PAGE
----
8. Sentara Healthcare: “When other systems experimented with ownership of health plans, then exited in the face of losses, Sentara persevered. When physician employment became too big a financial burden for others, Sentara doubled down. Because it persisted when others folded, it was able to put more than two decades of experience into its intellectual bank vault. It learned to meld a managed care enterprise, a hospital enterprise,  and a physician enterprise into a formidable integrated delivery system.”
    To read all of Mr. Beckham’s piece, please hit this link.

Expansionary Geisinger explains its success


Sleepy downtown Danville, Pa.,  where Geisinger is based.

This interview with David Feinberg, M.D.,  the chief executive of Geisinger Health System, which serves a  largely rural clientele in Pennsylvania’s coal country, gives a pretty good idea of why, as The Wall Street Journal notes, it has “become a national poster child for the kind of carefully coordinated, data-driven healthcare that experts say one day could right the nation’s troubled medical system, providing better care at lower costs.”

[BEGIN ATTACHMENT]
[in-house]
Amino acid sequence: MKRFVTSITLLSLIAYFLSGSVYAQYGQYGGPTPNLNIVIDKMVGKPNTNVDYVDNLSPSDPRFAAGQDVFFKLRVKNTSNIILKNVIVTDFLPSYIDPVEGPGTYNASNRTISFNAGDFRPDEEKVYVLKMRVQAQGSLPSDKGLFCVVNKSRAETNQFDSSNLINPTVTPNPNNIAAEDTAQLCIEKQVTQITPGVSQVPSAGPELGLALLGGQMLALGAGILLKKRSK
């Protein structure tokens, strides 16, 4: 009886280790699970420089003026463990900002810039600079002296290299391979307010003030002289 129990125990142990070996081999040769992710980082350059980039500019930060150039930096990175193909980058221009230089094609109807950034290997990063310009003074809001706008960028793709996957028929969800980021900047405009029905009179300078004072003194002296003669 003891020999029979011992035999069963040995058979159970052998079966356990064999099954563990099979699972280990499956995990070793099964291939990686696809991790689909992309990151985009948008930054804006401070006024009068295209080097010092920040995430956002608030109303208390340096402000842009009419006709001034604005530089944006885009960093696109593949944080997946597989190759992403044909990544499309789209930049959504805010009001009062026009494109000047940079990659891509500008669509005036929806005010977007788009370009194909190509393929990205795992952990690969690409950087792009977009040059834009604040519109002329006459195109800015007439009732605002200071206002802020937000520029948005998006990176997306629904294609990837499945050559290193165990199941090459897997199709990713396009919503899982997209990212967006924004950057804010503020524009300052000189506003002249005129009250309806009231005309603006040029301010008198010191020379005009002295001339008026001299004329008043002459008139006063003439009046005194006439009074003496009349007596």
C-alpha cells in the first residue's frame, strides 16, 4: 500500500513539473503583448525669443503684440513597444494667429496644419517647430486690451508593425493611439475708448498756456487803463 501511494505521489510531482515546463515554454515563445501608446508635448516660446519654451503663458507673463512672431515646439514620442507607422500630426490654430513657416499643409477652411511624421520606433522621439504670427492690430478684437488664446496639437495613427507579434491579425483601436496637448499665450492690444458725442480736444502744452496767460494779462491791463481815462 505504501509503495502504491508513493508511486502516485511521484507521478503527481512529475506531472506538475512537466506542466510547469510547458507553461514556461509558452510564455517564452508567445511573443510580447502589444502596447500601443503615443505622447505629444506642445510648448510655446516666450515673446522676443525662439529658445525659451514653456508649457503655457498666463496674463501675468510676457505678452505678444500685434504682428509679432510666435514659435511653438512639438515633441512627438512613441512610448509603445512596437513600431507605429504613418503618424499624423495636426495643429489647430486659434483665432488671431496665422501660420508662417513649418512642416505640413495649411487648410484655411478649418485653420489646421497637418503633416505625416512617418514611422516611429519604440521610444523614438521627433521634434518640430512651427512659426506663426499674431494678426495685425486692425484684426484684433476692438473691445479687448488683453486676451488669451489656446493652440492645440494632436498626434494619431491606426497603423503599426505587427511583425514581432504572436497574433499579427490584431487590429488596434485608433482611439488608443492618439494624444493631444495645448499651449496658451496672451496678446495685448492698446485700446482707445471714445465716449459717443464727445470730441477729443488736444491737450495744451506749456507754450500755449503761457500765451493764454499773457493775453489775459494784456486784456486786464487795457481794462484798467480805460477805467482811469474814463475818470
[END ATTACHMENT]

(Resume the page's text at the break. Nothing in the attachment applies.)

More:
Among other things, the system has long been  a pioneer in the use of electronic medical records and other data, which helps it to avoid unnecessary procedures. That the company also runs an insurance company  gives it an unusual incentives to reduce the number of many procedures.

And look for Geisinger to keep expanding:

“WSJ: Geisinger has been growing in size and scope, in part through merger-and-acquisition activity such as the deal with AtlantiCare health system in New Jersey. What are your plans for future mergers and acquisitions?

“DR. FEINBERG: Our M&A activity is wild. As far as our growth goes, I’m really looking for people that are culturally aligned with where we’re going. I want people or organizations—and AtlantiCare is a great example—that may be at a different place in the journey but believe in the journey around population health, innovation.”